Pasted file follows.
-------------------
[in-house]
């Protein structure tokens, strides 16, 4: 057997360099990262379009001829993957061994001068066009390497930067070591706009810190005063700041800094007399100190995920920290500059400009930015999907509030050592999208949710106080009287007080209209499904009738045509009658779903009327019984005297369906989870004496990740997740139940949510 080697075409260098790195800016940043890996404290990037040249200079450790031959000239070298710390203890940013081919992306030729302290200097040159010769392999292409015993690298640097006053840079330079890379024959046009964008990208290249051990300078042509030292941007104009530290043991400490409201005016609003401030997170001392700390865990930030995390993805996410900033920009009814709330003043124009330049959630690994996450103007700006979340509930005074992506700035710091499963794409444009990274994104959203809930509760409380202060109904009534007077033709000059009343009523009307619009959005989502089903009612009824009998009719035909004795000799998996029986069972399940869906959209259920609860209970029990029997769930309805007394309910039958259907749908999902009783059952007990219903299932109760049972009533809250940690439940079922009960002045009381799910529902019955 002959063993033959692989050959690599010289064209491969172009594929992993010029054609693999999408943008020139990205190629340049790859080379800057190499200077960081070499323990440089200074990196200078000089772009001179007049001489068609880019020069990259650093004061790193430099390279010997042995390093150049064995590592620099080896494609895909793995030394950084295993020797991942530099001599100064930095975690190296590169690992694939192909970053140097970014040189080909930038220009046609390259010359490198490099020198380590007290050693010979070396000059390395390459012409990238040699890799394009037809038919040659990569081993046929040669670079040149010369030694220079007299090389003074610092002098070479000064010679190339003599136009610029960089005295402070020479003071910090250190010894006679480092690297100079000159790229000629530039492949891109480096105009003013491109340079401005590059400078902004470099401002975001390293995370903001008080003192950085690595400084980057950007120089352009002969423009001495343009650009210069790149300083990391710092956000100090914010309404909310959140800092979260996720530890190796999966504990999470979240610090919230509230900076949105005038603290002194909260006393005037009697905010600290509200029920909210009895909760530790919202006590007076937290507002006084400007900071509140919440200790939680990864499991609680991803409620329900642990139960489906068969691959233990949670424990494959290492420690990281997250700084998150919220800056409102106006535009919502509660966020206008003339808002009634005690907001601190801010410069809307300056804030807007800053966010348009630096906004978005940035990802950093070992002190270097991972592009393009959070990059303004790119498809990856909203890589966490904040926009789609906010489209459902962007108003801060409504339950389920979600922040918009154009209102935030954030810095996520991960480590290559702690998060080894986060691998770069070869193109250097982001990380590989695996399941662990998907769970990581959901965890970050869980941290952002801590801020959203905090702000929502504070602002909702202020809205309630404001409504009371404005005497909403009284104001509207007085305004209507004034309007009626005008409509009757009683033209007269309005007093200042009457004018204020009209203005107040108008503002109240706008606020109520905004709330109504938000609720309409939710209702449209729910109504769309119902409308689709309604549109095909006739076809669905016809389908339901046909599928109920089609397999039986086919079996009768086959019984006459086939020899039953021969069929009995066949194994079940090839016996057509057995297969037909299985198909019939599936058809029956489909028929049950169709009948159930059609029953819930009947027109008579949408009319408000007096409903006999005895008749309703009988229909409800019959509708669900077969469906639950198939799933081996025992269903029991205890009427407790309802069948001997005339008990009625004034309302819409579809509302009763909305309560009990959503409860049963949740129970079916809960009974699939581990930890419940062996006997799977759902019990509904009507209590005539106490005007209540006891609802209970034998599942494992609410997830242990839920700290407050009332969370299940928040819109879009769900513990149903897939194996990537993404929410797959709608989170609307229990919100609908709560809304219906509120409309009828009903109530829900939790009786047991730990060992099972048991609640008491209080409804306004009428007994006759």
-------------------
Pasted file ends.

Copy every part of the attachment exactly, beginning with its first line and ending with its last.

[in-house]
């Protein structure tokens, strides 16, 4: 057997360099990262379009001829993957061994001068066009390497930067070591706009810190005063700041800094007399100190995920920290500059400009930015999907509030050592999208949710106080009287007080209209499904009738045509009658779903009327019984005297369906989870004496990740997740139940949510 080697075409260098790195800016940043890996404290990037040249200079450790031959000239070298710390203890940013081919992306030729302290200097040159010769392999292409015993690298640097006053840079330079890379024959046009964008990208290249051990300078042509030292941007104009530290043991400490409201005016609003401030997170001392700390865990930030995390993805996410900033920009009814709330003043124009330049959630690994996450103007700006979340509930005074992506700035710091499963794409444009990274994104959203809930509760409380202060109904009534007077033709000059009343009523009307619009959005989502089903009612009824009998009719035909004795000799998996029986069972399940869906959209259920609860209970029990029997769930309805007394309910039958259907749908999902009783059952007990219903299932109760049972009533809250940690439940079922009960002045009381799910529902019955 002959063993033959692989050959690599010289064209491969172009594929992993010029054609693999999408943008020139990205190629340049790859080379800057190499200077960081070499323990440089200074990196200078000089772009001179007049001489068609880019020069990259650093004061790193430099390279010997042995390093150049064995590592620099080896494609895909793995030394950084295993020797991942530099001599100064930095975690190296590169690992694939192909970053140097970014040189080909930038220009046609390259010359490198490099020198380590007290050693010979070396000059390395390459012409990238040699890799394009037809038919040659990569081993046929040669670079040149010369030694220079007299090389003074610092002098070479000064010679190339003599136009610029960089005295402070020479003071910090250190010894006679480092690297100079000159790229000629530039492949891109480096105009003013491109340079401005590059400078902004470099401002975001390293995370903001008080003192950085690595400084980057950007120089352009002969423009001495343009650009210069790149300083990391710092956000100090914010309404909310959140800092979260996720530890190796999966504990999470979240610090919230509230900076949105005038603290002194909260006393005037009697905010600290509200029920909210009895909760530790919202006590007076937290507002006084400007900071509140919440200790939680990864499991609680991803409620329900642990139960489906068969691959233990949670424990494959290492420690990281997250700084998150919220800056409102106006535009919502509660966020206008003339808002009634005690907001601190801010410069809307300056804030807007800053966010348009630096906004978005940035990802950093070992002190270097991972592009393009959070990059303004790119498809990856909203890589966490904040926009789609906010489209459902962007108003801060409504339950389920979600922040918009154009209102935030954030810095996520991960480590290559702690998060080894986060691998770069070869193109250097982001990380590989695996399941662990998907769970990581959901965890970050869980941290952002801590801020959203905090702000929502504070602002909702202020809205309630404001409504009371404005005497909403009284104001509207007085305004209507004034309007009626005008409509009757009683033209007269309005007093200042009457004018204020009209203005107040108008503002109240706008606020109520905004709330109504938000609720309409939710209702449209729910109504769309119902409308689709309604549109095909006739076809669905016809389908339901046909599928109920089609397999039986086919079996009768086959019984006459086939020899039953021969069929009995066949194994079940090839016996057509057995297969037909299985198909019939599936058809029956489909028929049950169709009948159930059609029953819930009947027109008579949408009319408000007096409903006999005895008749309703009988229909409800019959509708669900077969469906639950198939799933081996025992269903029991205890009427407790309802069948001997005339008990009625004034309302819409579809509302009763909305309560009990959503409860049963949740129970079916809960009974699939581990930890419940062996006997799977759902019990509904009507209590005539106490005007209540006891609802209970034998599942494992609410997830242990839920700290407050009332969370299940928040819109879009769900513990149903897939194996990537993404929410797959709608989170609307229990919100609908709560809304219906509120409309009828009903109530829900939790009786047991730990060992099972048991609640008491209080409804306004009428007994006759």